The Scope of Slovene Music Emigration since 1918: From Polka to Sound Art


  • Leon Stefanija Univerza v Ljubljani


Slovene music emigration, musical culture, music in exile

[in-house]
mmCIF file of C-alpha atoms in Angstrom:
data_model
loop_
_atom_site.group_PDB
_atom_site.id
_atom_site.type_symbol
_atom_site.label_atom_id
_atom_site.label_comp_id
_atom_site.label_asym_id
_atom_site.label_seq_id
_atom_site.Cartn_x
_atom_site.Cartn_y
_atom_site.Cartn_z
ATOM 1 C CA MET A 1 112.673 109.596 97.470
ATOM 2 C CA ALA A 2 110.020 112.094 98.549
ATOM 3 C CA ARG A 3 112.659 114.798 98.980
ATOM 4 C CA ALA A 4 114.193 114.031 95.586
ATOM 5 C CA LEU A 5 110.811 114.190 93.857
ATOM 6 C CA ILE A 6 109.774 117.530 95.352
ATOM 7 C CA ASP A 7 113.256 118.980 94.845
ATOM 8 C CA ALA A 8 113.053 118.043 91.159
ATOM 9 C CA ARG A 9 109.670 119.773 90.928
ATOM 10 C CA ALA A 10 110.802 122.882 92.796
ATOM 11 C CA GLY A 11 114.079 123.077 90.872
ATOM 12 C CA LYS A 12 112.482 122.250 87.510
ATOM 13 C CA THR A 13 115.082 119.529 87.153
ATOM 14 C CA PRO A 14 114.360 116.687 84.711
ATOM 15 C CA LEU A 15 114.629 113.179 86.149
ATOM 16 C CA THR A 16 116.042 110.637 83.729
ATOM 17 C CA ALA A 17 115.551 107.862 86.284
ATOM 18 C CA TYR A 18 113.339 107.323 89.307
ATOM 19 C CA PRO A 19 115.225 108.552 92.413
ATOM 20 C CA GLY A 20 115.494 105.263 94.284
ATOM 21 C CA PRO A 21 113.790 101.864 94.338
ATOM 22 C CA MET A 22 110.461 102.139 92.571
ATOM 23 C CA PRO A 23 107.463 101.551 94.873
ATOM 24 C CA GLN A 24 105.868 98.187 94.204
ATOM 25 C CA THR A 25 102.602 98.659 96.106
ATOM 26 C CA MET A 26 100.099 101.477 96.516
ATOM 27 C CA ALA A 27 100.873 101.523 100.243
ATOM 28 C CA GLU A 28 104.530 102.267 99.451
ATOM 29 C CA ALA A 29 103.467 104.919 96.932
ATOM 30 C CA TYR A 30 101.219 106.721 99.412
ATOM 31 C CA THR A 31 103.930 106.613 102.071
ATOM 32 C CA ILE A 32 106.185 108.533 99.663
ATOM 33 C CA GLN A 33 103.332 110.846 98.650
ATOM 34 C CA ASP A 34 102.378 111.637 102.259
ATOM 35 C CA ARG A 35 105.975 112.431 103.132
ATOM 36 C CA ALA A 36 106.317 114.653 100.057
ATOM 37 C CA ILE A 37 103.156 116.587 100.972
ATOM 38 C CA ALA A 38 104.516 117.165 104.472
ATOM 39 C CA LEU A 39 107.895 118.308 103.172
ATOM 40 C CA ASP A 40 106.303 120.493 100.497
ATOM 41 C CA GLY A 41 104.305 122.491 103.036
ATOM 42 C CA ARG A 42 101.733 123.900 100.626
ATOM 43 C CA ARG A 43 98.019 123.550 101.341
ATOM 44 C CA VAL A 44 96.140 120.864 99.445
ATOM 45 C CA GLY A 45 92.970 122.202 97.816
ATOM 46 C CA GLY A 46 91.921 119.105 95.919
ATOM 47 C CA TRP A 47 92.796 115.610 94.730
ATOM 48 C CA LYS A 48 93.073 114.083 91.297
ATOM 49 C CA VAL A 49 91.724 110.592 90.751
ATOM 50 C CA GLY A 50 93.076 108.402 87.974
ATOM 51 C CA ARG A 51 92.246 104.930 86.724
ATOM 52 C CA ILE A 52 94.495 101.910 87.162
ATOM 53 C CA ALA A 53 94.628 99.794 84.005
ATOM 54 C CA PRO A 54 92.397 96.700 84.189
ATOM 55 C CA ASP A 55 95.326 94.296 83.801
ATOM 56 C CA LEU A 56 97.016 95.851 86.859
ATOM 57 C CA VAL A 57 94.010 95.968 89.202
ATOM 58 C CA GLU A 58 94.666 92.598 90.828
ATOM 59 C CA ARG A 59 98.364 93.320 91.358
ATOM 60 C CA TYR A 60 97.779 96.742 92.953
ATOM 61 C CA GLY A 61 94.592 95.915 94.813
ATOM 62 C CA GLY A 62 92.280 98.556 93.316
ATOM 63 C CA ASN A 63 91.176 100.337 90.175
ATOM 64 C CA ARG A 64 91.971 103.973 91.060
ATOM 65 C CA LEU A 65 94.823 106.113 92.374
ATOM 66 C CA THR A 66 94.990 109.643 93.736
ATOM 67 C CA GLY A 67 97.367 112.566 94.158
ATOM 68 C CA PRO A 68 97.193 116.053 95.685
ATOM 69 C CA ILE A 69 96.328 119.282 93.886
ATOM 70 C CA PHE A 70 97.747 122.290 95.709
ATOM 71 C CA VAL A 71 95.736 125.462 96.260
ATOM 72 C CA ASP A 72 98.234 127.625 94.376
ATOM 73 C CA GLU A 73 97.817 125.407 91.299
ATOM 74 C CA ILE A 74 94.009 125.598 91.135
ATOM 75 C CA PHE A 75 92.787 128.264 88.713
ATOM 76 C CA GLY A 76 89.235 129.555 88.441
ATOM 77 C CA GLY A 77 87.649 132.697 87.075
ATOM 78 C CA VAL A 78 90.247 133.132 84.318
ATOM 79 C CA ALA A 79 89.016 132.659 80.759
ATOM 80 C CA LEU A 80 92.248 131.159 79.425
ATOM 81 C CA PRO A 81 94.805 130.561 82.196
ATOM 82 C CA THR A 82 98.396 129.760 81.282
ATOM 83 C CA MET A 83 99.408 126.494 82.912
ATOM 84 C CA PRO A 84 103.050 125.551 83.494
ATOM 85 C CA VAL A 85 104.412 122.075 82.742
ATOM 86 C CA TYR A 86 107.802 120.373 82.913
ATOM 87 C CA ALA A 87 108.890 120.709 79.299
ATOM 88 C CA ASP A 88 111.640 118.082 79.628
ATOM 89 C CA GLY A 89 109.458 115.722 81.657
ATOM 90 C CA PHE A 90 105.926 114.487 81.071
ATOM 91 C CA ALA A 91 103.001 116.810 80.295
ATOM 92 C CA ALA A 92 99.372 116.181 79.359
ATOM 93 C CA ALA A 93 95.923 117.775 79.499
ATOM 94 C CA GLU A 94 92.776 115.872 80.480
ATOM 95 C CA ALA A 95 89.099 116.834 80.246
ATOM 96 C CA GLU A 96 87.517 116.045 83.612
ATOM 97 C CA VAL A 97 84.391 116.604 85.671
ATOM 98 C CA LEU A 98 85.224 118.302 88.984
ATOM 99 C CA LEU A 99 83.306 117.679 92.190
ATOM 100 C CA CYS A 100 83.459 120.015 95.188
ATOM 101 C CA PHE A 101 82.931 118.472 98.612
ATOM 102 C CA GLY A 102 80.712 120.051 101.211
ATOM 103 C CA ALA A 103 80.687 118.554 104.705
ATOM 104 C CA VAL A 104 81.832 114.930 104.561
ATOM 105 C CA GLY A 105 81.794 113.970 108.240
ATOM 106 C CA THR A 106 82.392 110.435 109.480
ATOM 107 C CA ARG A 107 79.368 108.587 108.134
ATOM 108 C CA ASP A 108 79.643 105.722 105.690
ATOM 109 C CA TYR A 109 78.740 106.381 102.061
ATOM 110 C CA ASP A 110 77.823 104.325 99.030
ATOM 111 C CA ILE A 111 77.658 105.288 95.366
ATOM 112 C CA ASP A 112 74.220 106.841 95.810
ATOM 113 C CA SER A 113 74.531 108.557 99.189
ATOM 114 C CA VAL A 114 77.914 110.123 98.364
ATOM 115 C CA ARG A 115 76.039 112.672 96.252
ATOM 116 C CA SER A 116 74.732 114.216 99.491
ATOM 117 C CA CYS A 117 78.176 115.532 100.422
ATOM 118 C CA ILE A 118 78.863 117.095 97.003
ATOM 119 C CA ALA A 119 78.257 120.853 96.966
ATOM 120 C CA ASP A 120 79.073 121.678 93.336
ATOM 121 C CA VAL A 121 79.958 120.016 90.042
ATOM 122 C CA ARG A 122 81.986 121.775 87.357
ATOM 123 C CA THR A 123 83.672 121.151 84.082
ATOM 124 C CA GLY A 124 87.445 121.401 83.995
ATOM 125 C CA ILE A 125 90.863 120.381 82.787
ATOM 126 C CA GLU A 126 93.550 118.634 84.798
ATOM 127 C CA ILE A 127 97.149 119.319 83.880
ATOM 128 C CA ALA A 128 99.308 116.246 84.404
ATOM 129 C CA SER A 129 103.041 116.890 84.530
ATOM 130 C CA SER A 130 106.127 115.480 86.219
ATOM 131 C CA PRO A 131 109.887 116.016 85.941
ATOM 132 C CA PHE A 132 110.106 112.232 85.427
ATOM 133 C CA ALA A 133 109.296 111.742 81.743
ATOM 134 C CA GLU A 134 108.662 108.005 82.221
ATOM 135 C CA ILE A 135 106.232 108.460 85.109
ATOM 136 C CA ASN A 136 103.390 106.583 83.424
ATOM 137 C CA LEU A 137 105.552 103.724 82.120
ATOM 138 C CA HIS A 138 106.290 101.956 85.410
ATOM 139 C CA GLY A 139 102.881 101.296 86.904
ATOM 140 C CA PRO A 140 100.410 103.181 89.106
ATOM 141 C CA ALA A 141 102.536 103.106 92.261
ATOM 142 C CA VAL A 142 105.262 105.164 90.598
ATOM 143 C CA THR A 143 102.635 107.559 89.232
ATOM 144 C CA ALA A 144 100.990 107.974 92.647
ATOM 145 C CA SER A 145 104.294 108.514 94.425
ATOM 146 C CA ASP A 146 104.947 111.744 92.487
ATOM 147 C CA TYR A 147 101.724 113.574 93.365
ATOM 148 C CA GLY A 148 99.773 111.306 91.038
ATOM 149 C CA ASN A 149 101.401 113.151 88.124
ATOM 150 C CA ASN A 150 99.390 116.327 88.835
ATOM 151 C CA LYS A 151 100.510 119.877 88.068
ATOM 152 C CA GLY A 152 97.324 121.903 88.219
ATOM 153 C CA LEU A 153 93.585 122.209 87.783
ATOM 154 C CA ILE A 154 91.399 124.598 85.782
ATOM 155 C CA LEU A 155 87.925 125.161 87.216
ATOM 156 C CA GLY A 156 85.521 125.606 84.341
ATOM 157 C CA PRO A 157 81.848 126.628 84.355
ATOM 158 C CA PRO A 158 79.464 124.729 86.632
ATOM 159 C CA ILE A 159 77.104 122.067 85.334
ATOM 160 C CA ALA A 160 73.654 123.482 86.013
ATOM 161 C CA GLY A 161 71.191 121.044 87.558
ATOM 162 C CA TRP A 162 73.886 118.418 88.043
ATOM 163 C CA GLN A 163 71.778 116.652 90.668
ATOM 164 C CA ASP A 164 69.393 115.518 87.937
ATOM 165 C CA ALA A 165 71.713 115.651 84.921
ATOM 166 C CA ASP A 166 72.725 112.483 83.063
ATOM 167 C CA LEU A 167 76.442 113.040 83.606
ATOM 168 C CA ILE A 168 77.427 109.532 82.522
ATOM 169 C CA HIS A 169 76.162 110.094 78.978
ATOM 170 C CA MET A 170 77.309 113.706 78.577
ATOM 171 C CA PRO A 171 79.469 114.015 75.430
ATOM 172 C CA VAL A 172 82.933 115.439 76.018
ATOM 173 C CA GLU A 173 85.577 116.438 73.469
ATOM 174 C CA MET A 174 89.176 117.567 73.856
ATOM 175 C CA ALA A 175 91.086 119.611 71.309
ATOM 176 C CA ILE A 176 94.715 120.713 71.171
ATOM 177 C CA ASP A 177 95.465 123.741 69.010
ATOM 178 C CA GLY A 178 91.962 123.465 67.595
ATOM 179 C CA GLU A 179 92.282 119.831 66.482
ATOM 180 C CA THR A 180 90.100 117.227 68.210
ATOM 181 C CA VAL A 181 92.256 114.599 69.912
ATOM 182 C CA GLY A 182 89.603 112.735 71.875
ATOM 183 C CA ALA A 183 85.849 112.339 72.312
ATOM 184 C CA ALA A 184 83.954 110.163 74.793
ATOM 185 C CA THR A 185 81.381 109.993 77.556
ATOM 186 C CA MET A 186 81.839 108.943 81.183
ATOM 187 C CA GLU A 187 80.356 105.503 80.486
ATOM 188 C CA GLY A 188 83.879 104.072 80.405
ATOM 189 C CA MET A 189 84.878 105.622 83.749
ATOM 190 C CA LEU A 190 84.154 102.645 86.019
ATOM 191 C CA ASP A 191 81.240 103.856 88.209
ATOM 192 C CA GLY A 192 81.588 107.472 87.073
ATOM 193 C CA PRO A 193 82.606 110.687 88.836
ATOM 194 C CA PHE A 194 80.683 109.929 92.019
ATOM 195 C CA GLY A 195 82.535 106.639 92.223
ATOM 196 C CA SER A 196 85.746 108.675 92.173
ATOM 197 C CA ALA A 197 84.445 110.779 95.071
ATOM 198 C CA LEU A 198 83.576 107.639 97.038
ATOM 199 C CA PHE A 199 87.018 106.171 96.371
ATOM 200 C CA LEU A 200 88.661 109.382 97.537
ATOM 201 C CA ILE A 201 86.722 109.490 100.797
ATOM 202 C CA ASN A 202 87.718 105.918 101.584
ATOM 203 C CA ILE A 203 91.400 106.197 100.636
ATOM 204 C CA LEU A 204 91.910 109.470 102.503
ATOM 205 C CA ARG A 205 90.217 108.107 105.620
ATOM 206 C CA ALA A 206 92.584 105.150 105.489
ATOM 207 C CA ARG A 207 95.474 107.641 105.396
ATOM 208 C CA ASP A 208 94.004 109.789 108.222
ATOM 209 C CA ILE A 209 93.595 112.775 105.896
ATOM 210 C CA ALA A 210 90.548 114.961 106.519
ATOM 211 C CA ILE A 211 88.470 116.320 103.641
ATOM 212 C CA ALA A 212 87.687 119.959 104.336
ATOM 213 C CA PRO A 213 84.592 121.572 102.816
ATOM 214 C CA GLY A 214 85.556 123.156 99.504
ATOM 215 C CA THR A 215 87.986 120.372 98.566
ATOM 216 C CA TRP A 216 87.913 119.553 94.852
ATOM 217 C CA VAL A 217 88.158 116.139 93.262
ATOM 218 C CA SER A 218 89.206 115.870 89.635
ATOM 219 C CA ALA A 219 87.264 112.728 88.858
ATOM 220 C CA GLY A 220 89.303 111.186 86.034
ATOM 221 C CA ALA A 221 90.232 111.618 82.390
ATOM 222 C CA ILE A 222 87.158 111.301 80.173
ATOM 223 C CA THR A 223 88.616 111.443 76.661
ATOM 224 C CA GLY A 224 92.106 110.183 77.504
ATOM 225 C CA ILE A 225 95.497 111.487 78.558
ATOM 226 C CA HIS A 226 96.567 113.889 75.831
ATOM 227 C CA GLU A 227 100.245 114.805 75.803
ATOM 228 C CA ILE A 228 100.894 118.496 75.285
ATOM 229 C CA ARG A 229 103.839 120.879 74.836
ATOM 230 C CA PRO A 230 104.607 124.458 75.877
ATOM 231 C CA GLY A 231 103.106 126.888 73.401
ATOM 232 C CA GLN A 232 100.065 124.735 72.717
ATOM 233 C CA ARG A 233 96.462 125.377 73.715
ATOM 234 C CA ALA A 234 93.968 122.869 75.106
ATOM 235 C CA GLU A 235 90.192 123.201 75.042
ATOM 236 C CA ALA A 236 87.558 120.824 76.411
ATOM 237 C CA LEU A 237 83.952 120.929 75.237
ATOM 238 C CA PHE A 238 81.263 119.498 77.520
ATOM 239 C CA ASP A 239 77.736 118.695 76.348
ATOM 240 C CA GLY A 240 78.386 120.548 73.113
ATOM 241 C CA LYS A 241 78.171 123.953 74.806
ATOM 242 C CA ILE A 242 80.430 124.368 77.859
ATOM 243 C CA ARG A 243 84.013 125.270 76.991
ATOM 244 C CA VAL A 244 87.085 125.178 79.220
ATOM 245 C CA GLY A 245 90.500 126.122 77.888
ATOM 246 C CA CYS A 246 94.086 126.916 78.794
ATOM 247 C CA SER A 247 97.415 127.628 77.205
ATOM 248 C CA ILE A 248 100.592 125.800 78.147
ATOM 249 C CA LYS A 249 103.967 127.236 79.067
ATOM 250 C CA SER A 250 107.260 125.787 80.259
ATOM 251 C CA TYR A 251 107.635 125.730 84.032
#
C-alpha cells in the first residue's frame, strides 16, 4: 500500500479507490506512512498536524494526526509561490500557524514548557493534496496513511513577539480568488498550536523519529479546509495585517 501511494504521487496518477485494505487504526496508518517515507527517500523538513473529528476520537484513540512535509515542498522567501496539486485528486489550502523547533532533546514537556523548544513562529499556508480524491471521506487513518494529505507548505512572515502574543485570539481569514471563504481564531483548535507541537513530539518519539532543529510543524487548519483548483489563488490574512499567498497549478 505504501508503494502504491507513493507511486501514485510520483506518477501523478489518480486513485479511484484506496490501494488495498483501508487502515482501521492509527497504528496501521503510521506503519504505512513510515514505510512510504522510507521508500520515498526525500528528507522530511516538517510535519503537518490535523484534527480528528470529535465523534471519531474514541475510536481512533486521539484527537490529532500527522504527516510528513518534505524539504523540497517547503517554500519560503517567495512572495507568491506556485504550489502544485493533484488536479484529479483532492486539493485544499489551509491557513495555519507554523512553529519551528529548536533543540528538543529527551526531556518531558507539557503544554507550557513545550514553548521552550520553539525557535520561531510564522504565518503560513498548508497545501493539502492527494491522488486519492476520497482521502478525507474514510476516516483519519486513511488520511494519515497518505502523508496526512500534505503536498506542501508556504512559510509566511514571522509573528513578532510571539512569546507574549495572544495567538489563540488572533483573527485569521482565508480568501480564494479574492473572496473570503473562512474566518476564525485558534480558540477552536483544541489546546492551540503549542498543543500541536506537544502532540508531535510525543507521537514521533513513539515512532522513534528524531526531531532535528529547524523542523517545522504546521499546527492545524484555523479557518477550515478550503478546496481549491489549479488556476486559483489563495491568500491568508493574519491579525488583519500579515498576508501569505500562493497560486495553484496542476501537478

The paper illustrates the range of Slovene music emigration after the Great War through three complementary case studies that will form three levels of what C. Small terms “musicking,” H. Becker the “art world,” or K. Blaukopf “musical practice”: the everyday experience, institutional level, and personal experience. First, the everyday level: the Slovene emigration and its music are discussed as presented officially by The Government Office for Slovenes Abroad through the website From this perspective, it appears that the musical practices cultivated by Slovenes abroad are intimately bound to two musical phenomena to a choir culture and the so-called Oberkrainer music. Yet, it is more heterogeneous than this, and the only clear finding here points to the need for future systematic research regarding the lively musical practices by Slovenes abroad. In the second story, the Slovene composers-émigrés are discussed through a critical reading of the only systematic study regarding the Music Production of Slovenes Around the World (1997) by Edo Škulj. The text confines itself mainly to composers of Slovene origin who were active in and around the Catholic church one of the music institutions leaving all other profiles of composers and musicians outside of the horizon. The third part illustrates the personal experiences of two Slovene composers living more or less abroad: Uroš Rojko (b. 1954) and Vinko Globokar (b. 1934). Their experiences, alongside the everyday perspective on the Slovene music emigration as well as the chosen institutional aspect of only one musical practice, define the scope of Slovene music emigration as a part of cultural mobility. Pragmatic, institutional, and personal variables indicate the range of emigration culture as one connecting pragmatics, ideology, and the personal experiences of the multiple identities of an emigrant as typical of our (not only musical) “glocalized” present.